Advertisement

Stuck in Germany Before 9/11, Suspect Hatched Marriage Plot

Special to The Times

For the young men in what would later come to be called the Hamburg cell, Ramzi Binalshibh was a leader.

It was Binalshibh who connected the group to the broader jihadist movements then coalescing across the Arab world. It was he who brought new members into the group and eased tensions when they arose. And it was Binalshibh, a native of the same region of Yemen as Osama bin Laden’s family, who later formed a close bond with Bin Laden as the Sept. 11 plot against America progressed.

But as the other men left Hamburg for the United States or Afghanistan in the summer of 2000, and Binalshibh was frustrated in his attempt to obtain a U.S. visa, he appeared to at least one woman as little more than a lost, lonely man desperate for companionship.

Within 36 hours of a chance meeting in Berlin that July, according to transcripts of investigators’ interviews obtained by The Times, Binalshibh proposed marriage to her.

Advertisement

She was decidedly not like the typical wife of a radical Muslim fundamentalist. In fact, about the only thing the woman and Binalshibh seemed to have in common was that they were alone.

The transcripts offer a glimpse of an unknown side of the man, now in U.S. custody, who is accused of being a coordinator of the worst terrorist attack on U.S. soil.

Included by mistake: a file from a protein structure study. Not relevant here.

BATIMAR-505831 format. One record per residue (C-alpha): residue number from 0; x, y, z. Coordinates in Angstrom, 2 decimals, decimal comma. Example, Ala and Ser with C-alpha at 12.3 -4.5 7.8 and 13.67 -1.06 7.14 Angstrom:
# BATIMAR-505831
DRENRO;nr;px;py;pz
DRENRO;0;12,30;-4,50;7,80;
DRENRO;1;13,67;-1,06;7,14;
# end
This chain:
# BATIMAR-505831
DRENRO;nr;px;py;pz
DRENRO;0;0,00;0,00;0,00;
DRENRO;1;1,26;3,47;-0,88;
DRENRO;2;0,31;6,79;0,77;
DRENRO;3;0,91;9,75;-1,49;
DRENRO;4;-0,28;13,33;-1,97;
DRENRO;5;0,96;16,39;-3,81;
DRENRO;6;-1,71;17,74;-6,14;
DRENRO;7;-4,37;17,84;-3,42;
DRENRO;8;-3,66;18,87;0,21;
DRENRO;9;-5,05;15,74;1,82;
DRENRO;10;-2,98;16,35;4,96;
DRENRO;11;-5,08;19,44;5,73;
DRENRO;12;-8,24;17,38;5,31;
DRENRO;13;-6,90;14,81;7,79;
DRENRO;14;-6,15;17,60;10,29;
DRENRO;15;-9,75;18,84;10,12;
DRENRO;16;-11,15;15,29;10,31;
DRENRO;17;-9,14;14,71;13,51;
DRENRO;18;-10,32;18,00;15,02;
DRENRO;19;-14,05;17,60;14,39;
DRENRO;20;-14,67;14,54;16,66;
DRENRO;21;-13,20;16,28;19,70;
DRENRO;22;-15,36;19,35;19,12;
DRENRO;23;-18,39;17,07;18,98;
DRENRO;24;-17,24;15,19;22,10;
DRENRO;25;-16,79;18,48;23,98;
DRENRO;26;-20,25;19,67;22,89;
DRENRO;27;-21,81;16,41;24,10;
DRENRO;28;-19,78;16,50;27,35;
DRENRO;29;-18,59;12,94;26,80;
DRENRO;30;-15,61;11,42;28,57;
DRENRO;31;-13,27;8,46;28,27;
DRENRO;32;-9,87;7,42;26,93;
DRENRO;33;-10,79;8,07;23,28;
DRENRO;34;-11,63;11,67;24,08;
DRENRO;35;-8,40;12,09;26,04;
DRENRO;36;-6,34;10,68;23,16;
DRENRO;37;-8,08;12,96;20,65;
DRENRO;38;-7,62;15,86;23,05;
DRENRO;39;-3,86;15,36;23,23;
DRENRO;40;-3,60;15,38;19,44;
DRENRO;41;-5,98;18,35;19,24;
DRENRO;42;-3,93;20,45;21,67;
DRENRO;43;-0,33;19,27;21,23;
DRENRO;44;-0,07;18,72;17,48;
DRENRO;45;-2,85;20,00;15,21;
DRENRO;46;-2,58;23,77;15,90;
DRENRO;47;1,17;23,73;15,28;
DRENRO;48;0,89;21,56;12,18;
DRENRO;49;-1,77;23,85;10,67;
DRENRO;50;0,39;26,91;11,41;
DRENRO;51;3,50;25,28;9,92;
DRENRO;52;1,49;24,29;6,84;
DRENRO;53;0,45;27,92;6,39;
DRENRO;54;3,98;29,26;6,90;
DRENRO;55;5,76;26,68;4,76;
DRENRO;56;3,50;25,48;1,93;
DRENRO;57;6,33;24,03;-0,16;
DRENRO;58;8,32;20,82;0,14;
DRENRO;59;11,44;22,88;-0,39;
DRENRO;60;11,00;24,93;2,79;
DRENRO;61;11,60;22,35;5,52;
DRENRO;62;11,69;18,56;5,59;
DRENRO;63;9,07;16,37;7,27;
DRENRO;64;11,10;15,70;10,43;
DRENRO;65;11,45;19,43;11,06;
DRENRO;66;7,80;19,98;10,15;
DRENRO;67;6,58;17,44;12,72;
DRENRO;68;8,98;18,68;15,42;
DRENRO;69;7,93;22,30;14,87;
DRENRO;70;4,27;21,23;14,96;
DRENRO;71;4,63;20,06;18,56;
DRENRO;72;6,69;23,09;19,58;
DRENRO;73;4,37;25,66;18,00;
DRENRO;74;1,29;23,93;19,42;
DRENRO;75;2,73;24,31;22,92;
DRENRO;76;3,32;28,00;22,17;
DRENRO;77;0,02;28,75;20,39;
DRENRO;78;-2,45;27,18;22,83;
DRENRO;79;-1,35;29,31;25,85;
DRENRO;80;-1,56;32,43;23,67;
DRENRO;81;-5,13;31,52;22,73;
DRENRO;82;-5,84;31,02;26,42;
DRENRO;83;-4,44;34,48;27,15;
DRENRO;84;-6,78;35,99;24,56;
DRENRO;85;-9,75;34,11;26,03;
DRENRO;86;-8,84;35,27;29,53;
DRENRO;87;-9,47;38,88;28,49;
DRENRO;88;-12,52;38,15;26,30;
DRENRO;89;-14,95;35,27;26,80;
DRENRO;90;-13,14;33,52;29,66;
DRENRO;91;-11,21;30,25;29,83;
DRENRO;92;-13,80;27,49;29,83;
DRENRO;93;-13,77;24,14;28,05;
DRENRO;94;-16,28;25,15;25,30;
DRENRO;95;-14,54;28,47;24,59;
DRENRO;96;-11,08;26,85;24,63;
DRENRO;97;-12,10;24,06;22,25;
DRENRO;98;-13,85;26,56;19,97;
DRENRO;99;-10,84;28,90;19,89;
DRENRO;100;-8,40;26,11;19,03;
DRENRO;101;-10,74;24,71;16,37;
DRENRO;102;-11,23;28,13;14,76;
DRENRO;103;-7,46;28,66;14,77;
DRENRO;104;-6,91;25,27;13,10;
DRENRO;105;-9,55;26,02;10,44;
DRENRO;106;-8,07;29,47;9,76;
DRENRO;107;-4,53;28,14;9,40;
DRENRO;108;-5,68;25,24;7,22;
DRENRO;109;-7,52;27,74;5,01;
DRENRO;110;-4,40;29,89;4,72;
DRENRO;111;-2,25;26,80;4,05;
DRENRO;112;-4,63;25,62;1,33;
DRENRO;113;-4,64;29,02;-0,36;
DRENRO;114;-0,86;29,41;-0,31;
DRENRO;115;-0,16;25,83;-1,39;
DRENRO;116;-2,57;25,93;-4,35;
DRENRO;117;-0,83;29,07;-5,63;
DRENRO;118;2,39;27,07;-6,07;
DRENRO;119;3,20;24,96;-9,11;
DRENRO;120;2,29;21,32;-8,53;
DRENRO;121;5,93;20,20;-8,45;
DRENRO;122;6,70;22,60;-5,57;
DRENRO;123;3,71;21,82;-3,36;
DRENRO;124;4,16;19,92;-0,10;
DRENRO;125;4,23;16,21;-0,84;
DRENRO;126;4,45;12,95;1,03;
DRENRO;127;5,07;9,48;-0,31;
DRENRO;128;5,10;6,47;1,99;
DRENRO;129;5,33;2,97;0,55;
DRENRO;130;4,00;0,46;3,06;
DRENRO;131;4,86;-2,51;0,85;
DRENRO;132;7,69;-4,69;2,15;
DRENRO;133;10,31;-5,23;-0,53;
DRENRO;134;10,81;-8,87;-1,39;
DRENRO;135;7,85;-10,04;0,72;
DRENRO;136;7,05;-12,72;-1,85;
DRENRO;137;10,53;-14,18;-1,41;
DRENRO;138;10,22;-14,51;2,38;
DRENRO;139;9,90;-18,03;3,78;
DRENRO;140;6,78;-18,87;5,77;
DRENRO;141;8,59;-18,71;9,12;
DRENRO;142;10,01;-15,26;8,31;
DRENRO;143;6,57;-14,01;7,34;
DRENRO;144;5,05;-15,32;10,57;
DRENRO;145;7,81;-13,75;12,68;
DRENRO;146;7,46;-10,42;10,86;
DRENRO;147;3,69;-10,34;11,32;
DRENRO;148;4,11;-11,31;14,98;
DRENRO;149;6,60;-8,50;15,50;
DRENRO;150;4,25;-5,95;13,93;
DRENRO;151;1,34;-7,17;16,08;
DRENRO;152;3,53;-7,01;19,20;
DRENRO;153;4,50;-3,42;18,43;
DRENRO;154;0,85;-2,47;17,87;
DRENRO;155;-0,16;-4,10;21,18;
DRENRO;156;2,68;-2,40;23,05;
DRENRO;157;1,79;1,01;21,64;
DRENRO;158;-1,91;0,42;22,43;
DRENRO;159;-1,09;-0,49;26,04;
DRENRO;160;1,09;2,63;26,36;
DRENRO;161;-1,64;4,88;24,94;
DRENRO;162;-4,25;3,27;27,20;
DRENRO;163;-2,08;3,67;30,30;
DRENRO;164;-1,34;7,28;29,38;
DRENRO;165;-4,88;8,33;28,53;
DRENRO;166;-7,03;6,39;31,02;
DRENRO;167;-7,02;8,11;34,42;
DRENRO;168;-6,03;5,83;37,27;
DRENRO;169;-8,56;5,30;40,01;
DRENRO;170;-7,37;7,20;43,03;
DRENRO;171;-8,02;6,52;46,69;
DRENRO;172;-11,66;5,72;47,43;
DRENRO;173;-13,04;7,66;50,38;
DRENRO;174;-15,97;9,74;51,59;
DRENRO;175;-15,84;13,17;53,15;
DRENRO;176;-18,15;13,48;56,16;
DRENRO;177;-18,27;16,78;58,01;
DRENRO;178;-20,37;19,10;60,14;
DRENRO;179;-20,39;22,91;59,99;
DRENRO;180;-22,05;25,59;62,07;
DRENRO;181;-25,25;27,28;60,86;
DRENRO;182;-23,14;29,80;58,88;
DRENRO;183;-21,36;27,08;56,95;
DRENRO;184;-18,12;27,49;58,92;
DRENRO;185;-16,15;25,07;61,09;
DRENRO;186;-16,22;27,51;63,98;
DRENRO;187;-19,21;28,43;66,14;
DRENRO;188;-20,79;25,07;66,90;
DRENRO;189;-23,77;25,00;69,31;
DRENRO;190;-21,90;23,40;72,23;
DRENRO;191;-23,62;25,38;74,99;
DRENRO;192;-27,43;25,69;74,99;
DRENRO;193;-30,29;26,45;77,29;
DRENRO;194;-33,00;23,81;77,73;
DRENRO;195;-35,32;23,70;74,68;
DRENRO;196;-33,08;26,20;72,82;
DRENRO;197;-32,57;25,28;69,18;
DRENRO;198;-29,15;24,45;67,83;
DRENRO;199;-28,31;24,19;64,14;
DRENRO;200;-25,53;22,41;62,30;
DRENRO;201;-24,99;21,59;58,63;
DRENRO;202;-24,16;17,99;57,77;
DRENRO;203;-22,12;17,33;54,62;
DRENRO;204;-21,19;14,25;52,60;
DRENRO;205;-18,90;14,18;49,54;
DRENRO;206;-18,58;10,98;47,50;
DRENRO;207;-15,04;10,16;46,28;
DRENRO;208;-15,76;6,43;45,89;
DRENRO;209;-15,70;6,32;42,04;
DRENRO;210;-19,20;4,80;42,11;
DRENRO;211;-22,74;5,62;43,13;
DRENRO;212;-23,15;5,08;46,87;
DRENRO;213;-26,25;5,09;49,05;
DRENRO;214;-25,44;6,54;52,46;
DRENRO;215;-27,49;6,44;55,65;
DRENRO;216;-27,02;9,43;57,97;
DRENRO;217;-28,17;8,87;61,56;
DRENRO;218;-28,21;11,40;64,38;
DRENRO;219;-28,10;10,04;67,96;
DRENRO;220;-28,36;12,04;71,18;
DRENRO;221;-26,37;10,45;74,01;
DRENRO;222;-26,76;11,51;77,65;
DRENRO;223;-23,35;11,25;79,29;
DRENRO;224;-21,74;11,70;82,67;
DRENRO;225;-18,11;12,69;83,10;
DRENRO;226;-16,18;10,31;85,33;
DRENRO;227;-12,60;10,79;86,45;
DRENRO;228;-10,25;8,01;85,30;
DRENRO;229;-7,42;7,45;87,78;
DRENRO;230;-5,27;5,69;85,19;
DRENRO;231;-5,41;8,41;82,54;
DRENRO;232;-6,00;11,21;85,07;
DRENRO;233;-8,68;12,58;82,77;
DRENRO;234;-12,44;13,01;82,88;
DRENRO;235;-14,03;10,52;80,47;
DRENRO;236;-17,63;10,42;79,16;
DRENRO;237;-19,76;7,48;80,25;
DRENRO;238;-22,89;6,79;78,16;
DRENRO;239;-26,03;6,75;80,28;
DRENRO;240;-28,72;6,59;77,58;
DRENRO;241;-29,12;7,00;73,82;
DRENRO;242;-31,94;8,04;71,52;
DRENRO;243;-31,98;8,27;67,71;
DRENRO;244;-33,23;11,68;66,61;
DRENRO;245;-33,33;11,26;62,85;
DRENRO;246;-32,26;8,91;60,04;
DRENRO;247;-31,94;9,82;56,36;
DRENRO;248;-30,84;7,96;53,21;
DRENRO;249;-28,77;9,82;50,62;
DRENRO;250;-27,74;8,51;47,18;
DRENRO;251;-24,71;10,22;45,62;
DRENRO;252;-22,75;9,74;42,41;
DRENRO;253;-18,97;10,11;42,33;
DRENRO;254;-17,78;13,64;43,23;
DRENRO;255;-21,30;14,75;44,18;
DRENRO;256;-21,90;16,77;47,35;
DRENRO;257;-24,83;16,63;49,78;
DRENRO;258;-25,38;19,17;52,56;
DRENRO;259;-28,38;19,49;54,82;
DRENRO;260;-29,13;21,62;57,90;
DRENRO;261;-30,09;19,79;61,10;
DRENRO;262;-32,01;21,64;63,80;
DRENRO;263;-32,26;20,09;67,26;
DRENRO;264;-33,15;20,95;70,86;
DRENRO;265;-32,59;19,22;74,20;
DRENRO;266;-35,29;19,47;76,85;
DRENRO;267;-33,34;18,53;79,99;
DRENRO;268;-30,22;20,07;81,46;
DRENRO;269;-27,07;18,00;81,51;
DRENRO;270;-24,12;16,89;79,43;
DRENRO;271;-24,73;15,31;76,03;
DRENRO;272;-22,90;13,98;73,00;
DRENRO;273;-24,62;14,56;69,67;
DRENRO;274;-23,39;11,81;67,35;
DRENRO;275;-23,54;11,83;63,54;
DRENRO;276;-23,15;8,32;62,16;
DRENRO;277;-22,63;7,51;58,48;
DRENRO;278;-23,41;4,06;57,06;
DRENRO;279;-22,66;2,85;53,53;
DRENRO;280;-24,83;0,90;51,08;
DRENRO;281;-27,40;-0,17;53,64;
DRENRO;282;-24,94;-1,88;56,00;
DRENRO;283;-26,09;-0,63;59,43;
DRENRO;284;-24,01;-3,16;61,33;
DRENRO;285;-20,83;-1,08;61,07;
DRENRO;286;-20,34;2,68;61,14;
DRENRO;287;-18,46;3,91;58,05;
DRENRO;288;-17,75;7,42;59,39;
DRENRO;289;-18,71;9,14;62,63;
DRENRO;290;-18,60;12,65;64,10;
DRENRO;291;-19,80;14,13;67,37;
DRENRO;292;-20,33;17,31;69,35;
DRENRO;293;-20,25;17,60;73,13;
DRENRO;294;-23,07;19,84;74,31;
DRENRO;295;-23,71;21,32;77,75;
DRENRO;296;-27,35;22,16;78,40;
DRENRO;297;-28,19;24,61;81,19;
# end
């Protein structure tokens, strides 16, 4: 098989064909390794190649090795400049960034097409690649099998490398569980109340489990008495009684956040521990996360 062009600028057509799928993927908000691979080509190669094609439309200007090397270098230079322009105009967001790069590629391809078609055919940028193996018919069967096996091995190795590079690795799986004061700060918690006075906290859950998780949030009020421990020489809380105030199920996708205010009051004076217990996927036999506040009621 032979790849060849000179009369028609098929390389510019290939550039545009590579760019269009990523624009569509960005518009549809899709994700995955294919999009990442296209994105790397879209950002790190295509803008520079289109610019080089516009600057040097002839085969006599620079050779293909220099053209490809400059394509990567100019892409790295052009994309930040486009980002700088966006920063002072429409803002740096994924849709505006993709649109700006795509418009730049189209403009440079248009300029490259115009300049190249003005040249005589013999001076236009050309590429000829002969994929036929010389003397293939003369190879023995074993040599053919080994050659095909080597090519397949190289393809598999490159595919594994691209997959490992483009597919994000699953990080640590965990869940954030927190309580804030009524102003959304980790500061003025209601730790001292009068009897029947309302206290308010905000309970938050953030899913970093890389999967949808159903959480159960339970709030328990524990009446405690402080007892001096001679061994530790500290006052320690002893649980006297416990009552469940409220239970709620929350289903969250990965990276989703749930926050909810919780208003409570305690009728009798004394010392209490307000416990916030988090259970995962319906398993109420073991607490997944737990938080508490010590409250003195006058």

The woman was a student of modern dance who had recently come to Berlin after being impressed by a performance of a touring German dance troupe. She was neither a Muslim nor an Arab. She told Binalshibh that she was Roman Catholic and, although it is unclear from the transcripts, seems to have been from Japan.

They met on a Sunday afternoon in July, in the lobby of a youth hostel where she was staying while she searched for a dance school. She was reading notices on a bulletin board for activities when she noticed Binalshibh watching her. He asked her to go swimming with him. She refused, but accepted a lunch invitation. They went by bus to a Middle Eastern restaurant in downtown Berlin.

Advertisement

During lunch, he suggested a movie. They saw the Russell Crowe film “Gladiator,” which they enjoyed even though it was dubbed in German, a language Binalshibh did not speak well.

After the film, she complained about the cost of her stay at the hostel, where her bed was one of 10 in the room. Binalshibh said she could come with him to the student apartment building where he was staying. She declined, in part because she had already paid for the night, but they agreed to meet the next morning.

Binalshibh showed up wearing a suit, and after she checked out of the hostel, he took her by taxi to a student apartment house where he had borrowed a room from a friend. There was no separate room for the woman, just one room with one bed. The first night, Binalshibh slept on the floor.

She awoke the next morning startled to find him kneeling on the floor, praying loudly while grasping a huge dagger, which Yemeni men wear by tradition.

Advertisement

They would spend the next four days together. After the first night, they slept in the same bed, the woman said, but she insisted they weren’t lovers. At the end of the first, Binalshibh proposed, saying he would take her with him back to Hamburg, where, he said, he was a university student.